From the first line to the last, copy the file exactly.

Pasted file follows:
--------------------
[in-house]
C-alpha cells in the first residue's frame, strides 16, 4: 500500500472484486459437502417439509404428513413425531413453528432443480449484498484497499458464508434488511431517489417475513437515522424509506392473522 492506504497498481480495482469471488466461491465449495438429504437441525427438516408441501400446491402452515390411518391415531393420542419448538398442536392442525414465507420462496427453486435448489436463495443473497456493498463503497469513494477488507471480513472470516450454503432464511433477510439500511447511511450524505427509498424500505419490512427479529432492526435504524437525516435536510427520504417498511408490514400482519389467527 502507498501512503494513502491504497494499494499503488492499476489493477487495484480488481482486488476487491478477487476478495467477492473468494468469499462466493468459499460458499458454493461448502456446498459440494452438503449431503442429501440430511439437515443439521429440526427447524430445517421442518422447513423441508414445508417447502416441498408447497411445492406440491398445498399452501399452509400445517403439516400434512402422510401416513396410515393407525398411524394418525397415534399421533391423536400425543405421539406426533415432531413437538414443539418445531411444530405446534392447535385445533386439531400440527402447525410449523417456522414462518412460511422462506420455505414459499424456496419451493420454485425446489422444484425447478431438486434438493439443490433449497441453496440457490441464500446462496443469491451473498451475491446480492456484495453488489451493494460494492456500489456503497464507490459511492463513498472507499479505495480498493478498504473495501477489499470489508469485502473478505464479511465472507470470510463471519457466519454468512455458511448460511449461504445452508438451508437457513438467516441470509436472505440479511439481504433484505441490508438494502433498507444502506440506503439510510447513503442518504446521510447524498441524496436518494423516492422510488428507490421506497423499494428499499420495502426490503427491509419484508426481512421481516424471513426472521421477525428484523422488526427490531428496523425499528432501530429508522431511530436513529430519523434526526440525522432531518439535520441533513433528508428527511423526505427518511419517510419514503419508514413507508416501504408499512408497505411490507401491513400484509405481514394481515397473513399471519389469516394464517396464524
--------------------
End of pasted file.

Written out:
[in-house]
C-alpha cells in the first residue's frame, strides 16, 4: 500500500472484486459437502417439509404428513413425531413453528432443480449484498484497499458464508434488511431517489417475513437515522424509506392473522 492506504497498481480495482469471488466461491465449495438429504437441525427438516408441501400446491402452515390411518391415531393420542419448538398442536392442525414465507420462496427453486435448489436463495443473497456493498463503497469513494477488507471480513472470516450454503432464511433477510439500511447511511450524505427509498424500505419490512427479529432492526435504524437525516435536510427520504417498511408490514400482519389467527 502507498501512503494513502491504497494499494499503488492499476489493477487495484480488481482486488476487491478477487476478495467477492473468494468469499462466493468459499460458499458454493461448502456446498459440494452438503449431503442429501440430511439437515443439521429440526427447524430445517421442518422447513423441508414445508417447502416441498408447497411445492406440491398445498399452501399452509400445517403439516400434512402422510401416513396410515393407525398411524394418525397415534399421533391423536400425543405421539406426533415432531413437538414443539418445531411444530405446534392447535385445533386439531400440527402447525410449523417456522414462518412460511422462506420455505414459499424456496419451493420454485425446489422444484425447478431438486434438493439443490433449497441453496440457490441464500446462496443469491451473498451475491446480492456484495453488489451493494460494492456500489456503497464507490459511492463513498472507499479505495480498493478498504473495501477489499470489508469485502473478505464479511465472507470470510463471519457466519454468512455458511448460511449461504445452508438451508437457513438467516441470509436472505440479511439481504433484505441490508438494502433498507444502506440506503439510510447513503442518504446521510447524498441524496436518494423516492422510488428507490421506497423499494428499499420495502426490503427491509419484508426481512421481516424471513426472521421477525428484523422488526427490531428496523425499528432501530429508522431511530436513529430519523434526526440525522432531518439535520441533513433528508428527511423526505427518511419517510419514503419508514413507508416501504408499512408497505411490507401491513400484509405481514394481515397473513399471519389469516394464517396464524